In the second century, Clement of Alexandria, one of the first Christians to master ancient classical philosophy, used many images to describe the salvation brought by Christ. He used the image of light that gives intelligence, or of music that softens hearts, tames wild animals like people, and gives them life.

In the fourth century, Athanasius of Alexandria described salvation as the fact that God, Father, Son and Spirit, dwells in man, already in this life. In the fifth century, the African bishop Augustine of Hippo developed the theme of salvation in his book The City of God. Salvation is expressed in terms of regeneration, beginning at baptism and ending in the resurrection.

Medieval theology, dominated by Augustinian thought, left little room for human freedom: Thomas Aquinas tried to organise around Augustine’s thought a metaphysical system that would reconcile grace and human freedom. He had to hold both the affirmation of divine action in every action of Man, and the affirmation of the freedom of this same Man.

Jansenism was a theological trend within the framework of the Catholic Reformation, which emerged in the years following the Council of Trent but which had its roots in earlier debates. It was linked to a long tradition of Augustinian thought. Jansenius, then a university student and later a professor, undertook to write a theological sum that would address the problem of grace by synthesising the thought of St Augustine.

From the Gospel according to John

24 Amen, amen, I say to you, if a grain of wheat that falls into the earth does not die, it remains alone; but if it dies, it bears much fruit. 25 He who loves his life loses it; he who separates from it in this world will keep it for eternal life. 26 If anyone wants to serve me, let him follow me; and where I am, there will my servant be also. If anyone serves me, my Father will honour him.  (Jn 12, 24-26)

Jesus gave his life for the salvation of the world

In contrast to all the dreams of a glorious Messiah that the disciples still entertained and to all the thoughts of human wisdom that could occupy the minds of the Greeks, Jesus affirmed in the most solemn way the absolute necessity of his death for the salvation of the world. The image with which he expressed this thought was full of accuracy and depth. The seeds had to be sown in order to germinate, to give vigorous plants and at harvest time to give a good yield of wheat.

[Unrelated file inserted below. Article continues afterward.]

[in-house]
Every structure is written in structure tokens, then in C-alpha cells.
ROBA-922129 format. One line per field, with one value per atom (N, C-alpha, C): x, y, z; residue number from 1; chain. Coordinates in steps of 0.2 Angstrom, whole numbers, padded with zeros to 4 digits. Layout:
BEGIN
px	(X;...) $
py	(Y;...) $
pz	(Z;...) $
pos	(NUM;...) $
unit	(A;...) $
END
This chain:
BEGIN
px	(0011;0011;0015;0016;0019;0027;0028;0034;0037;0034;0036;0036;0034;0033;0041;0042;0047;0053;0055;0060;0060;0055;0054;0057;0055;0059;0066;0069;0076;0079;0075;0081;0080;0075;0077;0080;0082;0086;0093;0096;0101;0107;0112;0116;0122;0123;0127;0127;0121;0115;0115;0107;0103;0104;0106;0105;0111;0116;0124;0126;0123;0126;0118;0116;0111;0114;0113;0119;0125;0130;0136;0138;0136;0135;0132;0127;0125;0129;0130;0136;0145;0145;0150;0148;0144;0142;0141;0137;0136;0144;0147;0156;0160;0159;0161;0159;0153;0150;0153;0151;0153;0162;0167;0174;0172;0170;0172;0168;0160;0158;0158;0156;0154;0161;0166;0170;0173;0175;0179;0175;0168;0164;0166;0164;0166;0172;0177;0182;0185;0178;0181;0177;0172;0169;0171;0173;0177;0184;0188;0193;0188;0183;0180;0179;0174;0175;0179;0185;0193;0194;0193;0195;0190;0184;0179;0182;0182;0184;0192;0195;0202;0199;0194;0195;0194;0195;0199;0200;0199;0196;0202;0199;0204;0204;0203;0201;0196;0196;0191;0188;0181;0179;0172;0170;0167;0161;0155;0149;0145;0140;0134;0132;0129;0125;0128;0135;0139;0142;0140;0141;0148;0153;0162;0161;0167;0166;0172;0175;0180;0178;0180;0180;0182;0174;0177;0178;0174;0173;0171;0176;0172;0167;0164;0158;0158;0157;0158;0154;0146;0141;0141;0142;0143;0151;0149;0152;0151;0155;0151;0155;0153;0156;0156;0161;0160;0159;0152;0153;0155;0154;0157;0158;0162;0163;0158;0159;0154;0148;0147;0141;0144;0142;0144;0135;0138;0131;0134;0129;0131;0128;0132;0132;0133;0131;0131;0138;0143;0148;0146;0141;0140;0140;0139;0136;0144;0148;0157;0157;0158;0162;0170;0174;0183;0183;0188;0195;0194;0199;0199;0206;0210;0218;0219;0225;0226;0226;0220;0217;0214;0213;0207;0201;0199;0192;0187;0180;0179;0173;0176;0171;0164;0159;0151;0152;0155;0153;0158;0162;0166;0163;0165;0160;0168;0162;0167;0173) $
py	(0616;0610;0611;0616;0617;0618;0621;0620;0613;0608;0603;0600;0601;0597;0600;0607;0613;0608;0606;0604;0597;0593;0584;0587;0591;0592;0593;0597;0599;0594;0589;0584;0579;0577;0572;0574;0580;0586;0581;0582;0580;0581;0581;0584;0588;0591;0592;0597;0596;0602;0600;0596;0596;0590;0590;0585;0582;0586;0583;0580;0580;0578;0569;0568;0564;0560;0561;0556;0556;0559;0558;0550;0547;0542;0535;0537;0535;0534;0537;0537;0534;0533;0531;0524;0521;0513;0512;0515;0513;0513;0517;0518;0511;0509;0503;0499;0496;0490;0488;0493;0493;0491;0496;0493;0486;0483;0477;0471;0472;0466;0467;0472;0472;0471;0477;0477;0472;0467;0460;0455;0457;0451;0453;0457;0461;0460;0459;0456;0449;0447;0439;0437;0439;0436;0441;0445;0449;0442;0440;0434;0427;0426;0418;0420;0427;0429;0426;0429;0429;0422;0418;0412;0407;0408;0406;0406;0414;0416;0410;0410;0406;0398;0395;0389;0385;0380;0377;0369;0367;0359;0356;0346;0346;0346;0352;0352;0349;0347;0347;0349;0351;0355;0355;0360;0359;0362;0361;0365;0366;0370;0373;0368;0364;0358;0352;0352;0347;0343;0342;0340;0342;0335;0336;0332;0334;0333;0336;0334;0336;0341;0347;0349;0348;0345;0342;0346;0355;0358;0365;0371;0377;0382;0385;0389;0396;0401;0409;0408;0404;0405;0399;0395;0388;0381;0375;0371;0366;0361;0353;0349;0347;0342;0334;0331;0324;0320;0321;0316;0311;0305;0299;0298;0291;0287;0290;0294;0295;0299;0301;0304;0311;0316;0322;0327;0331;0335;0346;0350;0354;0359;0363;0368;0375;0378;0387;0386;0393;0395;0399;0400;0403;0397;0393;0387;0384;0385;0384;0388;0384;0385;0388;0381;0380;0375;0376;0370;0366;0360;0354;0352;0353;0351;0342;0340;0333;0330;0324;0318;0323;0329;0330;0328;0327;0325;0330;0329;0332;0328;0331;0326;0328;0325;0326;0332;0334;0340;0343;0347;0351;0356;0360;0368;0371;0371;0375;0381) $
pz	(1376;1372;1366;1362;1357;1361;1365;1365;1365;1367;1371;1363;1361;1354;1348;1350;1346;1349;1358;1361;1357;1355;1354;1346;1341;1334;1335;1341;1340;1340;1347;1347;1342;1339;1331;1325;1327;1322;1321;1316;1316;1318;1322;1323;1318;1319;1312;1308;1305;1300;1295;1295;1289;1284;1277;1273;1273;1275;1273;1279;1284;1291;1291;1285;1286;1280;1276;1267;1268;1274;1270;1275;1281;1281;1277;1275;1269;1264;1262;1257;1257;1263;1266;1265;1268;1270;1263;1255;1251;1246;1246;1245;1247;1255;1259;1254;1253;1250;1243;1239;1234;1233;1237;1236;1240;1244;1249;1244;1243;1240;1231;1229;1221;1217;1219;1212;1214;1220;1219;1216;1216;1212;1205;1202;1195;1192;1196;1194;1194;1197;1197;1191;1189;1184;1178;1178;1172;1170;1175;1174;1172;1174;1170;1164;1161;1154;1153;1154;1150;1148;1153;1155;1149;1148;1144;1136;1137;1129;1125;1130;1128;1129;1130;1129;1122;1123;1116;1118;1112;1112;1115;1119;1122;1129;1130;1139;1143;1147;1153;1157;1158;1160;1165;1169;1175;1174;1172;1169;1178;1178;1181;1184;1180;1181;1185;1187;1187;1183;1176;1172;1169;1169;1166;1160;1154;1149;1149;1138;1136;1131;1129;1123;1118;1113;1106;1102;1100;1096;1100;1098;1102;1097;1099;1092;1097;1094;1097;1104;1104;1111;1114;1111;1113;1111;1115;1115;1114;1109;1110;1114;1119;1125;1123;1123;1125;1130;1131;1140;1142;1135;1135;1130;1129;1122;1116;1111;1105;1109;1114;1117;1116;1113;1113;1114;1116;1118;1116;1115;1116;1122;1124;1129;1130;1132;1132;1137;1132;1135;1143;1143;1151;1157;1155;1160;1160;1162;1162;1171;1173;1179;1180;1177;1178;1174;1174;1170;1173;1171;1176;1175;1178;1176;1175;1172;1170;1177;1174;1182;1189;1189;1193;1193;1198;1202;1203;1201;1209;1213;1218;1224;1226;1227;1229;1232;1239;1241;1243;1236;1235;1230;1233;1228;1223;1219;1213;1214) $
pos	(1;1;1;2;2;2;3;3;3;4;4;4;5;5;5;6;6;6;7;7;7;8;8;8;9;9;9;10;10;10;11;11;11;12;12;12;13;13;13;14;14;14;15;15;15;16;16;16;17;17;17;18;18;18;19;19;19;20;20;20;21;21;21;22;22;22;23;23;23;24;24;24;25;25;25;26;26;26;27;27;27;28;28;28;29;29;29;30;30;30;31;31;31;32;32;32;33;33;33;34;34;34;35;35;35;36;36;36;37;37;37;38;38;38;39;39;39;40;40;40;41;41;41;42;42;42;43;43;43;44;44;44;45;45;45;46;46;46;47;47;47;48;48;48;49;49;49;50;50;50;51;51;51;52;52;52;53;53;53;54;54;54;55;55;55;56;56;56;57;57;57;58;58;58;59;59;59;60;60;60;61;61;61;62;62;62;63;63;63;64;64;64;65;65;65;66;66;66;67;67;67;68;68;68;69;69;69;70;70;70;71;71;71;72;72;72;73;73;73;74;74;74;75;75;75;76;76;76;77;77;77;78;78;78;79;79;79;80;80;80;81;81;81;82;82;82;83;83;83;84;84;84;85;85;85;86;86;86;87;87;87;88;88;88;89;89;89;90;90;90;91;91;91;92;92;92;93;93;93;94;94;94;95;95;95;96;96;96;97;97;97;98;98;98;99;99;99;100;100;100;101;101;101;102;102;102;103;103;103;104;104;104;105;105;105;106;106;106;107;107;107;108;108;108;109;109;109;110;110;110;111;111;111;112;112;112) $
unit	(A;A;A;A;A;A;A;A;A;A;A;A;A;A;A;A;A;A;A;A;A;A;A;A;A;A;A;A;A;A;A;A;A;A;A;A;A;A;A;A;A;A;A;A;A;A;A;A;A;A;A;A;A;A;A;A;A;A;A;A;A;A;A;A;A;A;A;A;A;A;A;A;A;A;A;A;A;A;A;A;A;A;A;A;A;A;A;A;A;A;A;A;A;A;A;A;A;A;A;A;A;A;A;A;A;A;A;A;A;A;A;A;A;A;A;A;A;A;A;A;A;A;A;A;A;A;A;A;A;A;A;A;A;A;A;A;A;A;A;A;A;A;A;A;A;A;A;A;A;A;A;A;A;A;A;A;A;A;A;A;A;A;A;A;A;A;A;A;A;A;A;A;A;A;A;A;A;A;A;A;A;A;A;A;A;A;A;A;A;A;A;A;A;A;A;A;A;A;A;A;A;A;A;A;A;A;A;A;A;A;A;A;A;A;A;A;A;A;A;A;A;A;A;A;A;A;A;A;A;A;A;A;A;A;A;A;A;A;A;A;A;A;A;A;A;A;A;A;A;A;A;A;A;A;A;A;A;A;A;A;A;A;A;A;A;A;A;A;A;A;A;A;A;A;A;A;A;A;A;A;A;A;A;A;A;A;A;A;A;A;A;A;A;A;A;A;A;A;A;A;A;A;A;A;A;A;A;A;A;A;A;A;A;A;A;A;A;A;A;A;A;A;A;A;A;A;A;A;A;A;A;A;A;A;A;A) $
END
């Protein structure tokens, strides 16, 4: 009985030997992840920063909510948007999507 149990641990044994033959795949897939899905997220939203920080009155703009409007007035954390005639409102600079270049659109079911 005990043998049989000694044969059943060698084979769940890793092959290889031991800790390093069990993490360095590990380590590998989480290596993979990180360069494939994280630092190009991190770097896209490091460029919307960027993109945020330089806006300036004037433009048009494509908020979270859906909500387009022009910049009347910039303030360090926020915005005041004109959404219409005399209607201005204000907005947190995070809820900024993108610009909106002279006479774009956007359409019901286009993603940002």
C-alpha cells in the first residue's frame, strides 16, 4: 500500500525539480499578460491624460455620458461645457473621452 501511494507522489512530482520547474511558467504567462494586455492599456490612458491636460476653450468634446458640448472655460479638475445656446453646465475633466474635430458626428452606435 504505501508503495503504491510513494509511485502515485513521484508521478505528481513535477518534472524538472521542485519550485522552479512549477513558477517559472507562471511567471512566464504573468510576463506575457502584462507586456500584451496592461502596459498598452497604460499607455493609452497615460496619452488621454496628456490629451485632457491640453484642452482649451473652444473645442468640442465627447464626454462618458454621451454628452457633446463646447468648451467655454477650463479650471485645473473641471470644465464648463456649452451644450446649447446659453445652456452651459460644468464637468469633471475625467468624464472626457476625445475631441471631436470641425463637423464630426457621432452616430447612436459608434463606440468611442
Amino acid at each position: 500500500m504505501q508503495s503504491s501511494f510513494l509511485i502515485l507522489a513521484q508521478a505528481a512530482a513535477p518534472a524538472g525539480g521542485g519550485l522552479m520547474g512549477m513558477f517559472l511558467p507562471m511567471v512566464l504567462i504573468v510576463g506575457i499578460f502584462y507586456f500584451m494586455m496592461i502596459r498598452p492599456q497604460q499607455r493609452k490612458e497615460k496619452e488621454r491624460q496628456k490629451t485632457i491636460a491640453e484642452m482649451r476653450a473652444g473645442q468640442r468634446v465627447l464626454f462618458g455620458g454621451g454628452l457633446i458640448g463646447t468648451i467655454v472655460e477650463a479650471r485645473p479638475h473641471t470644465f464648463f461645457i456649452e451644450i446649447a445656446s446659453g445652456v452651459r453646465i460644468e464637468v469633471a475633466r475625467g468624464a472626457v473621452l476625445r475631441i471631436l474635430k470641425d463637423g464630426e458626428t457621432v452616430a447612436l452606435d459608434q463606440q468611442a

It was to himself that Jesus applied this image. If he had not given his life for the salvation of the world, a few great religious and moral truths would have remained from him, and the few disciples he had gathered around him up to that point; we would not have seen the formation of a Christian Church, a new humanity, and the birth to divine life of the millions of souls who for more than twenty centuries have been the fruit of his death.

But if this absolute principle of the kingdom of God: through death to life, was true for Jesus, it was no less true for all its members. This is what Jesus positively declared when he said: « He who loves his life loses it; and he who hates his life in this world will keep it for eternal life.

The soul is the physical life and the psychic, natural life, with all the faculties whose activity manifests this life. He who loves it will refuse to give it up to death as Jesus gave up his, he who hates it in this world where sin reigns, will save it for eternal life, because it will be changed into eternal life. These words apply to all Christians, and they were of supreme importance to Jesus, for they recurred frequently in his discourses.

« If anyone serves me, let him follow me ; and where I am, there shall my servant be also ; if anyone serves me, my Father will honour him. (Jn 12, :26) There is a serious exhortation and a rich promise in these words. To serve Christ is to give oneself to him and therefore to follow him in his life and in his death. This path which he himself followed, leads with certainty into his glory. To be with Jesus where he is is the bliss and the glory of heaven, and thus will be perfectly fulfilled that precious promise : « My Father will honour him. »

Deacon Michel Houyoux

Links to other Christian websites

◊ Britanica : click here to read the paper → Saint Lawrence (Christian saint)

  St. Lawrence, Deacon and Martyr HD

Image de prévisualisation YouTube